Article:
Is my model good enough? Best practices for verification and validation of musculoskeletal models and simulations of movement

J Biomech Eng. 2015 Feb 1;137(2):020905. doi: 10.1115/1.4029304. Epub 2015 Jan 26.


Computational modeling and simulation of neuromusculoskeletal (NMS) systems enables researchers and clinicians to study the complex dynamics underlying human and animal movement. NMS models use equations derived from physical laws and biology to help solve challenging real-world problems, from designing prosthetics that maximize running speed to developing exoskeletal devices that enable walking after a stroke. NMS modeling and simulation has proliferated in the biomechanics research community over the past 25 years, but the lack of verification and validation standards remains a major barrier to wider adoption and impact. The goal of this paper is to establish practical guidelines for verification and validation of NMS models and simulations that researchers, clinicians, reviewers, and others can adopt to evaluate the accuracy and credibility of modeling studies. In particular, we review a general process for verification and validation applied to NMS models and simulations, including careful formulation of a research question and methods, traditional verification and validation steps, and documentation and sharing of results for use and testing by other researchers. Modeling the NMS system and simulating its motion involves methods to represent neural control, musculoskeletal geometry, muscle-tendon dynamics, contact forces, and multibody dynamics. For each of these components, we review modeling choices and software verification guidelines; discuss variability, errors, uncertainty, and sensitivity relationships; and provide recommendations for verification and validation by comparing experimental data and testing robustness. We present a series of case studies to illustrate key principles. In closing, we discuss challenges the community must overcome to ensure that modeling and simulation are successfully used to solve the broad spectrum of problems that limit human mobility.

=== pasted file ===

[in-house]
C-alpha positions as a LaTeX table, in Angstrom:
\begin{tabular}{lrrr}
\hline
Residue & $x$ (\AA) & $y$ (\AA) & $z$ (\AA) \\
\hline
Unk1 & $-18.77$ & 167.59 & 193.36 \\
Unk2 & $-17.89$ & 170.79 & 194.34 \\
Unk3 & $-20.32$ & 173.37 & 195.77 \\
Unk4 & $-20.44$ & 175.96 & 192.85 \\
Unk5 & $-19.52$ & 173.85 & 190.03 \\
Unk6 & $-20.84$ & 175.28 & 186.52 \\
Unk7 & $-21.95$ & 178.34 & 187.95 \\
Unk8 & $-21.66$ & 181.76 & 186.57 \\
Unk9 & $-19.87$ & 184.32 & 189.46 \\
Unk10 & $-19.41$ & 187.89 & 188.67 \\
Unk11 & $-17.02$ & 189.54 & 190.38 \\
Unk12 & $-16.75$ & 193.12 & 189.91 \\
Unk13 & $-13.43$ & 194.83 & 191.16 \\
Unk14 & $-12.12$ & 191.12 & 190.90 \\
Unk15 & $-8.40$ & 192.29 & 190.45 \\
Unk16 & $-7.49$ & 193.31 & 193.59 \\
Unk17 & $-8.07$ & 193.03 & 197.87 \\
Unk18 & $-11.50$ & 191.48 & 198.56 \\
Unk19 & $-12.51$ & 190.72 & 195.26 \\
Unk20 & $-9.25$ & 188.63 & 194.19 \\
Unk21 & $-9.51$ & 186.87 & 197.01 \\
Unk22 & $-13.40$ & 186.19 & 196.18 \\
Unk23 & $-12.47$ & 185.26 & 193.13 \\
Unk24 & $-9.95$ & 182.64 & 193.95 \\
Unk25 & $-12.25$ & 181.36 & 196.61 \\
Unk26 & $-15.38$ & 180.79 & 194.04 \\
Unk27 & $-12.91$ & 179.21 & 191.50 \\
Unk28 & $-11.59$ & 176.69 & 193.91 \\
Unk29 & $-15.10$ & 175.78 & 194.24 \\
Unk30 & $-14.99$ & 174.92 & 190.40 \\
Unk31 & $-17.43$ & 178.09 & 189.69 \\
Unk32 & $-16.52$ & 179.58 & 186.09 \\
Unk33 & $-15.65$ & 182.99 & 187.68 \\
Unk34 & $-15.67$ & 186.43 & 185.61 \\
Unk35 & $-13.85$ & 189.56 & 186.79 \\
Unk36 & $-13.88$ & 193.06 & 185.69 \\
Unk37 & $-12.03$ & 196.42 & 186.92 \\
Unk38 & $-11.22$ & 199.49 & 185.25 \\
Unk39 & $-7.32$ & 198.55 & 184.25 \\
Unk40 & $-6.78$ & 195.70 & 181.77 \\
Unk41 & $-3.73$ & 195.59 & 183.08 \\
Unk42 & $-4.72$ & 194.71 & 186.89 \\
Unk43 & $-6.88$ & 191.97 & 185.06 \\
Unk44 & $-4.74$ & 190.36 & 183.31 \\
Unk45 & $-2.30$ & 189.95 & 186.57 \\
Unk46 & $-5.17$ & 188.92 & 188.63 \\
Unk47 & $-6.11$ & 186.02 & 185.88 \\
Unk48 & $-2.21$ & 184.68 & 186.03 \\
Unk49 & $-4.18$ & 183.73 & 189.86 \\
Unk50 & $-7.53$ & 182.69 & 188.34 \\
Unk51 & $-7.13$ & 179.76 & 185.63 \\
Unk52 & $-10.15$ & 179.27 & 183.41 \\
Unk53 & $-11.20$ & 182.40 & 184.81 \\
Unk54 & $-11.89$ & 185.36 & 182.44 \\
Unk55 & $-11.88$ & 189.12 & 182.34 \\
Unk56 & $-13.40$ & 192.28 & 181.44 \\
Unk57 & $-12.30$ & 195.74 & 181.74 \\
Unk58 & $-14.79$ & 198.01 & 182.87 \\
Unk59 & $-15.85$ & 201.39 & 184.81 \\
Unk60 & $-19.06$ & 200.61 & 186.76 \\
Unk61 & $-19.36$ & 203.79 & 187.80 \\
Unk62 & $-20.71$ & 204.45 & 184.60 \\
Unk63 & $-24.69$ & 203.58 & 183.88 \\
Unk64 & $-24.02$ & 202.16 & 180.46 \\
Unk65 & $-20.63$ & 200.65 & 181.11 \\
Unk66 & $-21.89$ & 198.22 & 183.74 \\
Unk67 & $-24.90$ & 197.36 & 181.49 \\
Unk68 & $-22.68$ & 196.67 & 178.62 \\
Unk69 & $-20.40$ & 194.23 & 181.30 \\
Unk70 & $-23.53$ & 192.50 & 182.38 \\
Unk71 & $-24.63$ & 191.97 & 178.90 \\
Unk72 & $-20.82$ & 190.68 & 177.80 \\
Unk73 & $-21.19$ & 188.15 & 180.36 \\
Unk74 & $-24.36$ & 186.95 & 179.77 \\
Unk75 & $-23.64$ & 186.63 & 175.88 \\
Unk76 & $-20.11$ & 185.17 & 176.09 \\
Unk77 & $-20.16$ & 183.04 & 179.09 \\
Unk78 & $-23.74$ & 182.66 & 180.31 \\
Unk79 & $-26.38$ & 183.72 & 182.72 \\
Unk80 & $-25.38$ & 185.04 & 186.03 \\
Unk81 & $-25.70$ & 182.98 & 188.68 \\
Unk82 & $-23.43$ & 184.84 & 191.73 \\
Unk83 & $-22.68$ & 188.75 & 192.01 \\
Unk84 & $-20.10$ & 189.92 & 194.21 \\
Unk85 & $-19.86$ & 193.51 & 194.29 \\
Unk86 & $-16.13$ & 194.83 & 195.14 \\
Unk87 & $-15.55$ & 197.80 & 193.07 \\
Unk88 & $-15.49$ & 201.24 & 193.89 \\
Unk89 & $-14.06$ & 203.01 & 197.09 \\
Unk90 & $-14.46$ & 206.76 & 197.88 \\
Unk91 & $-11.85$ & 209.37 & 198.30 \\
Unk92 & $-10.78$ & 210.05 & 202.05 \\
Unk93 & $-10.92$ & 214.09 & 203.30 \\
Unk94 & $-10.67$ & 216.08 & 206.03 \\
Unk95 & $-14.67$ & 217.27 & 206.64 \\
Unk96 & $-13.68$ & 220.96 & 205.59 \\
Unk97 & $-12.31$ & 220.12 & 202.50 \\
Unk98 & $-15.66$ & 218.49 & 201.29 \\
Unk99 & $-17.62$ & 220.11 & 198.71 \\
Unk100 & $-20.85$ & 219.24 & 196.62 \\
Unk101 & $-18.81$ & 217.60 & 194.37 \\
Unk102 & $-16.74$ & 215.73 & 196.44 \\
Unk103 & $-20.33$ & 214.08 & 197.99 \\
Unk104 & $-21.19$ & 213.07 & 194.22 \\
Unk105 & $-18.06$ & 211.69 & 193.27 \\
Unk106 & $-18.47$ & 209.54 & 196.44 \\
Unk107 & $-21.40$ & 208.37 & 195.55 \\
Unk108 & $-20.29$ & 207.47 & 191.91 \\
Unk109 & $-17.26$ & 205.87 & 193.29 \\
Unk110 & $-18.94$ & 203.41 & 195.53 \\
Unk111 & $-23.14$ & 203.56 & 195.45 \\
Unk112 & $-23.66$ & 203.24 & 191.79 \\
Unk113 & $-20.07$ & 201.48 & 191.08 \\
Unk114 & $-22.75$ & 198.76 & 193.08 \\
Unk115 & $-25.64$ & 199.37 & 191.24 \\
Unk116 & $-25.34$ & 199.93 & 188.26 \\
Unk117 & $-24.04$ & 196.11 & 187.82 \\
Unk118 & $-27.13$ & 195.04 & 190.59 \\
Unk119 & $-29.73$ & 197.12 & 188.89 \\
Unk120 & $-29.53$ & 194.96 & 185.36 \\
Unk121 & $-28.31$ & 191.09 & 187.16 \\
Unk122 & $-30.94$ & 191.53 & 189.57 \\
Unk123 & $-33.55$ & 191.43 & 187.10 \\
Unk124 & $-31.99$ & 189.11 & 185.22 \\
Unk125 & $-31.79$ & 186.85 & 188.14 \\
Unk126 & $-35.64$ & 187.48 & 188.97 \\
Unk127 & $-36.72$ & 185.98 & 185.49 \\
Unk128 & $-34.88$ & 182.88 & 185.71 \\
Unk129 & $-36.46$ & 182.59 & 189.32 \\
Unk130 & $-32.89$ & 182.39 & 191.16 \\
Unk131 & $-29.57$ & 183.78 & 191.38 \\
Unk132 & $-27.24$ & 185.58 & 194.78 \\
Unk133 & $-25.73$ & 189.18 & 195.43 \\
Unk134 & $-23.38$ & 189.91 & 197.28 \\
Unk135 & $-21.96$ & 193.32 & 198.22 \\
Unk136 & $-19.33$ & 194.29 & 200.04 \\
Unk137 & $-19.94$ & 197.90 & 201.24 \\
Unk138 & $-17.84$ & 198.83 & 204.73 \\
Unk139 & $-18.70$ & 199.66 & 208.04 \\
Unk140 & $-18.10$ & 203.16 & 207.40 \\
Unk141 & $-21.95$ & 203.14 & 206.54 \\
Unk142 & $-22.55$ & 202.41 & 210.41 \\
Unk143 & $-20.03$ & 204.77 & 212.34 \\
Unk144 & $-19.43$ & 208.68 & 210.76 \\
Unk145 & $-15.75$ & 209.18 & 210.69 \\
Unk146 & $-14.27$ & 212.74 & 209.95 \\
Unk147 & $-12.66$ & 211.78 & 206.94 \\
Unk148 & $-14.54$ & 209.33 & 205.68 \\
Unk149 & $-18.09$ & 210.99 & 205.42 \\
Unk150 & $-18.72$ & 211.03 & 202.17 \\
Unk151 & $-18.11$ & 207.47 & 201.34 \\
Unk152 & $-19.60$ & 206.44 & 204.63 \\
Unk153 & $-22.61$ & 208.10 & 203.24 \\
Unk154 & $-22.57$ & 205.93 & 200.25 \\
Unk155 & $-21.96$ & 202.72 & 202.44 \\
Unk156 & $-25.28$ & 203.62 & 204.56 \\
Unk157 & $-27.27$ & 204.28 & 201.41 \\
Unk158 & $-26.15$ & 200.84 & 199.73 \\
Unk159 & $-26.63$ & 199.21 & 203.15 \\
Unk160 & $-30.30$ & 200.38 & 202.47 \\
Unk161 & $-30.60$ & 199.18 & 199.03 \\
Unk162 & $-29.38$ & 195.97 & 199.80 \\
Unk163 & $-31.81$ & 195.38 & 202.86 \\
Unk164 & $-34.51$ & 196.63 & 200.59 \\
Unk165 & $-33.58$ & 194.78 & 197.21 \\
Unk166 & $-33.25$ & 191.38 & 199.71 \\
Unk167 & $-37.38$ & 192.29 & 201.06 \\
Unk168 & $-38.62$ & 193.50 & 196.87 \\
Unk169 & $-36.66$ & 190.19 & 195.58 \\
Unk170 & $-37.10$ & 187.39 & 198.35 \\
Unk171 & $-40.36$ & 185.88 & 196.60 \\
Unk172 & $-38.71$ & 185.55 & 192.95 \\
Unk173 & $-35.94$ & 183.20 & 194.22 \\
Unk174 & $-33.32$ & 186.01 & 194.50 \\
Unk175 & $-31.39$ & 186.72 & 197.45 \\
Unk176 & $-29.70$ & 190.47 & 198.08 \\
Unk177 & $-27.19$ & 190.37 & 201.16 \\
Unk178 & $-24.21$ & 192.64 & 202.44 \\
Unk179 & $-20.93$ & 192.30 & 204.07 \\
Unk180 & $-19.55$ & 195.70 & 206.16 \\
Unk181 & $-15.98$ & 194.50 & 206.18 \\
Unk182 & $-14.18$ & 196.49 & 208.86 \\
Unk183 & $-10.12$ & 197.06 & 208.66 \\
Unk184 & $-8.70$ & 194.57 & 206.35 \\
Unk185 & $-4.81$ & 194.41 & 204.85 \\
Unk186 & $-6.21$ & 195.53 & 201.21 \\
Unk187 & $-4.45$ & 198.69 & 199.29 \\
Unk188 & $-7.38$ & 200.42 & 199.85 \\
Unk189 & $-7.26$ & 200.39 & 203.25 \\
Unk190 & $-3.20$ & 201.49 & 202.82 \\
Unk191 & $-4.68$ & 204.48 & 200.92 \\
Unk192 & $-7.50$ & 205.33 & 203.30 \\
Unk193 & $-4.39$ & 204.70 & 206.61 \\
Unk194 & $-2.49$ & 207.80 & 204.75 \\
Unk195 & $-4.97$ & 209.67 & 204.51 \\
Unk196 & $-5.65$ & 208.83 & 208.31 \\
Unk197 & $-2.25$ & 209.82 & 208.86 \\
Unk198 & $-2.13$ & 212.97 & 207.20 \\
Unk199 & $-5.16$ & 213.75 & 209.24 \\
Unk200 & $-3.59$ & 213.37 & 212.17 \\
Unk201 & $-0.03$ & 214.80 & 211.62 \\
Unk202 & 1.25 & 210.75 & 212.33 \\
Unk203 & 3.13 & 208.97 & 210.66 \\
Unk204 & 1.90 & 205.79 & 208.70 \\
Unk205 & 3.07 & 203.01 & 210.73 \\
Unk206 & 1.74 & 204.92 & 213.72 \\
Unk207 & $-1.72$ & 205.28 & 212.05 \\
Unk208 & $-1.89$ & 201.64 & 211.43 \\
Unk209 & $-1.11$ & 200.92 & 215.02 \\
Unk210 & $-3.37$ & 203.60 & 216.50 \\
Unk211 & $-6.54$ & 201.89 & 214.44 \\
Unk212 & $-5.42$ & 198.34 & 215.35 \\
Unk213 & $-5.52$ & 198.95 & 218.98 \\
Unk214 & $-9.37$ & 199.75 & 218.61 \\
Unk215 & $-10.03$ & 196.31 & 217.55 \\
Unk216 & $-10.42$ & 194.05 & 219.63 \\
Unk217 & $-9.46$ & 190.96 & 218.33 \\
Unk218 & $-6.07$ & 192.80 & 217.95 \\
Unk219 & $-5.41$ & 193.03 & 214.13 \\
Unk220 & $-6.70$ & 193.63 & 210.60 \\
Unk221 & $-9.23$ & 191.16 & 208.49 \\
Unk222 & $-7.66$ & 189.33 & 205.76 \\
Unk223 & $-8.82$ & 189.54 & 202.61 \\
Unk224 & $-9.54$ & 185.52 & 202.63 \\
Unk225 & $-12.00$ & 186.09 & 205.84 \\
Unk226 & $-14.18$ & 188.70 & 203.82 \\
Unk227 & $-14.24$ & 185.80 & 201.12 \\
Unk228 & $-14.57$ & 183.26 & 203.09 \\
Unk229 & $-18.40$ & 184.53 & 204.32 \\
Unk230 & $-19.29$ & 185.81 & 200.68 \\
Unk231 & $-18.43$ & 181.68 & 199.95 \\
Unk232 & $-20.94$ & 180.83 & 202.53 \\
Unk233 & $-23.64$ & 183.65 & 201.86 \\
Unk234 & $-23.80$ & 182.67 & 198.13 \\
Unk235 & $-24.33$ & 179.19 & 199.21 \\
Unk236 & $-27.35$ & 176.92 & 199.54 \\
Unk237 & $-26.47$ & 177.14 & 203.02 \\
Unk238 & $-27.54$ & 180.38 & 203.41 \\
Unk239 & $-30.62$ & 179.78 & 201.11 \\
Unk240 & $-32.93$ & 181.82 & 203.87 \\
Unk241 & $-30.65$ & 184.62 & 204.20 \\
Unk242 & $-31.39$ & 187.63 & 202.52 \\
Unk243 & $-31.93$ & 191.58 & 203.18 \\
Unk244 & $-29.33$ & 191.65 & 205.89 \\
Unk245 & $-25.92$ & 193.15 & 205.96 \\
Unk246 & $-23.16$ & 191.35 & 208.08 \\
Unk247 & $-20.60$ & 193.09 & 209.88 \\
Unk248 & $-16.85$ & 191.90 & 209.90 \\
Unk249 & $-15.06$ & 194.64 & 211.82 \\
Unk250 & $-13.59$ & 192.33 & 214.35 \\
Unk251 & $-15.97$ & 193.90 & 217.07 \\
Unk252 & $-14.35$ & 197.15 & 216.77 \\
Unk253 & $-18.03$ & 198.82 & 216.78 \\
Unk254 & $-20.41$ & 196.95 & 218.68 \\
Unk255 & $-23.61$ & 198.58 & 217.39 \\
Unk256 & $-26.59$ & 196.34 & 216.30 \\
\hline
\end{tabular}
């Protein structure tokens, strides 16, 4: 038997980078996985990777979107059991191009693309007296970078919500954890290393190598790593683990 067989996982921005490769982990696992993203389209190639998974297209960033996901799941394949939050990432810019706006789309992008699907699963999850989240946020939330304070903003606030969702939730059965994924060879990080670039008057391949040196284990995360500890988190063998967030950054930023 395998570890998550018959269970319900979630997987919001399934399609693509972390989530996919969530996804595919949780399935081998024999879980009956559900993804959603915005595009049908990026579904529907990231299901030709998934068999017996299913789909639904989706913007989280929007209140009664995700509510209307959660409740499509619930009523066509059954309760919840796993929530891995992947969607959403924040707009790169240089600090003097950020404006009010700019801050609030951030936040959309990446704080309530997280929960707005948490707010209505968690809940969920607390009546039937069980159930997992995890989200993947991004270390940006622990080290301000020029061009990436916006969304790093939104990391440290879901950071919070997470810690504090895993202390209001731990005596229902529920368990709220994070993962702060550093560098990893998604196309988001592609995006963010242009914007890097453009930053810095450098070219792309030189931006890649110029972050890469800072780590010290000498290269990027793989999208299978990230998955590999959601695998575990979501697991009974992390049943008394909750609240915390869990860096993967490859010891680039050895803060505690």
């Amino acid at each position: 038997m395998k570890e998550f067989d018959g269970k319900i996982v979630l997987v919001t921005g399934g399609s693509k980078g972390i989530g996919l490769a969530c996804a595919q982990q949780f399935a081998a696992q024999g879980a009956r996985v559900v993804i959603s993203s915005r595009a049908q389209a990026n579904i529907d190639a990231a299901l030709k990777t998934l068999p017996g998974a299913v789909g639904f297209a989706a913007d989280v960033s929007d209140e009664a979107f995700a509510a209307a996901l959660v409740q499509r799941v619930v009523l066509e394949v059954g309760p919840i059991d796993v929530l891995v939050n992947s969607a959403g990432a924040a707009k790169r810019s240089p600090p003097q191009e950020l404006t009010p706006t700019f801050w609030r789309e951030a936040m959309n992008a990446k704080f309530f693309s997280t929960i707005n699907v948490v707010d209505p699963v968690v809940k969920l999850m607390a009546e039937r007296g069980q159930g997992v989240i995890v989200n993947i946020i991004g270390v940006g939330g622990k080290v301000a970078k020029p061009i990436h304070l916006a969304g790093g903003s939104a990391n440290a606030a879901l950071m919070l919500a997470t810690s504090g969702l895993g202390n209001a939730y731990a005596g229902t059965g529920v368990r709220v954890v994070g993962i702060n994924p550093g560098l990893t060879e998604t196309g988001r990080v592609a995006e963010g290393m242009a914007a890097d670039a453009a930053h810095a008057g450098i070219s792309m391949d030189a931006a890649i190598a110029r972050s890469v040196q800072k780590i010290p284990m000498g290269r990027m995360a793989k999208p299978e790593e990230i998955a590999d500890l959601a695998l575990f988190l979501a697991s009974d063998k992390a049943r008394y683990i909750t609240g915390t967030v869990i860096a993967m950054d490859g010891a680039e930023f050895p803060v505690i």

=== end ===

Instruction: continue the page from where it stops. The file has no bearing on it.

Publication types

  • Practice Guideline
  • Research Support, N.I.H., Extramural
  • Research Support, Non-U.S. Gov't

MeSH terms

  • Animals
  • Benchmarking
  • Biomechanical Phenomena
  • Documentation
  • Energy Metabolism
  • Humans
  • Information Dissemination
  • Joints / metabolism
  • Joints / physiology
  • Models, Biological*
  • Motor Activity*
  • Muscles / metabolism
  • Muscles / physiology
  • Nervous System Physiological Phenomena*
  • Reference Standards
  • Reproducibility of Results
  • Software
  • Tendons / metabolism
  • Tendons / physiology